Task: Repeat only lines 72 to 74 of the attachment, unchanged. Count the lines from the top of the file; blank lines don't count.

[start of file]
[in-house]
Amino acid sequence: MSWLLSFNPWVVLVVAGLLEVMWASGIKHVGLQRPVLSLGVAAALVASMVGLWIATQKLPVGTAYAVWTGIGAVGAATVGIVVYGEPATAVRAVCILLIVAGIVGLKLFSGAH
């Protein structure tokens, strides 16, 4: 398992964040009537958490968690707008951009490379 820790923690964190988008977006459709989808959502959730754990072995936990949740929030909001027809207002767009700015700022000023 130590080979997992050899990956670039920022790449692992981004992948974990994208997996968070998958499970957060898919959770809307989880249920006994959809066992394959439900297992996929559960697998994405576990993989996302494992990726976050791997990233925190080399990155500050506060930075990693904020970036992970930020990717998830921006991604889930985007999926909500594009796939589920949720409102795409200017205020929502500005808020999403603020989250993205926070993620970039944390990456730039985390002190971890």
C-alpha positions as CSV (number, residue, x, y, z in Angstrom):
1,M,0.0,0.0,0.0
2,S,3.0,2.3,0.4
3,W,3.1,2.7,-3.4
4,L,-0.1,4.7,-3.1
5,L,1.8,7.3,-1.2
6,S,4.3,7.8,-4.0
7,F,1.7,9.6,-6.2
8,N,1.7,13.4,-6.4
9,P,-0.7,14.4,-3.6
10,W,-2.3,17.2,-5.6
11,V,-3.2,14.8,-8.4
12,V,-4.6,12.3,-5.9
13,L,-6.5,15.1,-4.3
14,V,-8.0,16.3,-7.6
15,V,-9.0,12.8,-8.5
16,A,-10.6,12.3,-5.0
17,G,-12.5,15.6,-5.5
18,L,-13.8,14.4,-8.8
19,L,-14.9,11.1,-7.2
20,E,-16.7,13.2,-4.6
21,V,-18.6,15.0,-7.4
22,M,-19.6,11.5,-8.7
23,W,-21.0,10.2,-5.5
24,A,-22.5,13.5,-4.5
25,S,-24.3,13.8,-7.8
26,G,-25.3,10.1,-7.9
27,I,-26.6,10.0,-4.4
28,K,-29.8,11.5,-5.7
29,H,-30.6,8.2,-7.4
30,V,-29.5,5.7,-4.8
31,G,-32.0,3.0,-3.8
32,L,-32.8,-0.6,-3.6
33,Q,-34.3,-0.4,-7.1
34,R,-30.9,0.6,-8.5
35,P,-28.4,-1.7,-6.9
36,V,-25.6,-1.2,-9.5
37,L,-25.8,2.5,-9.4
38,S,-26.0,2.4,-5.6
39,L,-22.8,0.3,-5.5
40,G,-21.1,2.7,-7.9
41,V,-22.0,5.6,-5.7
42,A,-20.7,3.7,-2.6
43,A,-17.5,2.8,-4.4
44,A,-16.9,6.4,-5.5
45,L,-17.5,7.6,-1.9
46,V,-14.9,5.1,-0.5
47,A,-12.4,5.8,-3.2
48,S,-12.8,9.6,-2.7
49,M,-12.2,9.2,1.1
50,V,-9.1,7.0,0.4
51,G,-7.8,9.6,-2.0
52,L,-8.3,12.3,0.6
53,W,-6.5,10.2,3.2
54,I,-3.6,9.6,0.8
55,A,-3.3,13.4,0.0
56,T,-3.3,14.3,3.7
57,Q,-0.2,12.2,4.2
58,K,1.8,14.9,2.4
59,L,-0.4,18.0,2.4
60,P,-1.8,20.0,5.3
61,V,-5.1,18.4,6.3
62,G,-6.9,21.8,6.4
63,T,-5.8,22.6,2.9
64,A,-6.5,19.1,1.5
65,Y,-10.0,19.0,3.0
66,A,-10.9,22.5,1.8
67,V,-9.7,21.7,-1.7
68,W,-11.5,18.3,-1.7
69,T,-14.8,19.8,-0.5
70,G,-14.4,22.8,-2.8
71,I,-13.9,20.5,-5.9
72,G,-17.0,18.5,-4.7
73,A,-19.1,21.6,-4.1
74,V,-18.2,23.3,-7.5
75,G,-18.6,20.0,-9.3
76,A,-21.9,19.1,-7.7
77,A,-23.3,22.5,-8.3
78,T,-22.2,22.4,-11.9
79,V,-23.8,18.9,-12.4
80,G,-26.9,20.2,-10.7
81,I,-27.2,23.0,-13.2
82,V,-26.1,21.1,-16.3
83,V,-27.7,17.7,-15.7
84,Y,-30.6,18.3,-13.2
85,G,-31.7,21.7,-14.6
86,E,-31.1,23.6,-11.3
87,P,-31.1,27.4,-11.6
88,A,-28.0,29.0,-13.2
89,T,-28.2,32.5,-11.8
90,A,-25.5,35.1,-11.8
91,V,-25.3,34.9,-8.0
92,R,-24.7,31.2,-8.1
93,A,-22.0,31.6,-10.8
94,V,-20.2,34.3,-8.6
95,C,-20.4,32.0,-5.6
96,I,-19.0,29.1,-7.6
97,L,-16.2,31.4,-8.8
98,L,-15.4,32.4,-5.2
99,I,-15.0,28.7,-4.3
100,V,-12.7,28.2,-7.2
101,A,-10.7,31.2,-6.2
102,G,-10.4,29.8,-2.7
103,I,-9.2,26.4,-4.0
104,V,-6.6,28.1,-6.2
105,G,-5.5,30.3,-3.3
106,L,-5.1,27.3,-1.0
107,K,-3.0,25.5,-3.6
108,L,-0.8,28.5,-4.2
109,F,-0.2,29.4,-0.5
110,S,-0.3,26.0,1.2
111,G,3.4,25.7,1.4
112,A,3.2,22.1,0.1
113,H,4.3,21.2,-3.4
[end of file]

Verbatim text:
68,W,-11.5,18.3,-1.7
69,T,-14.8,19.8,-0.5
70,G,-14.4,22.8,-2.8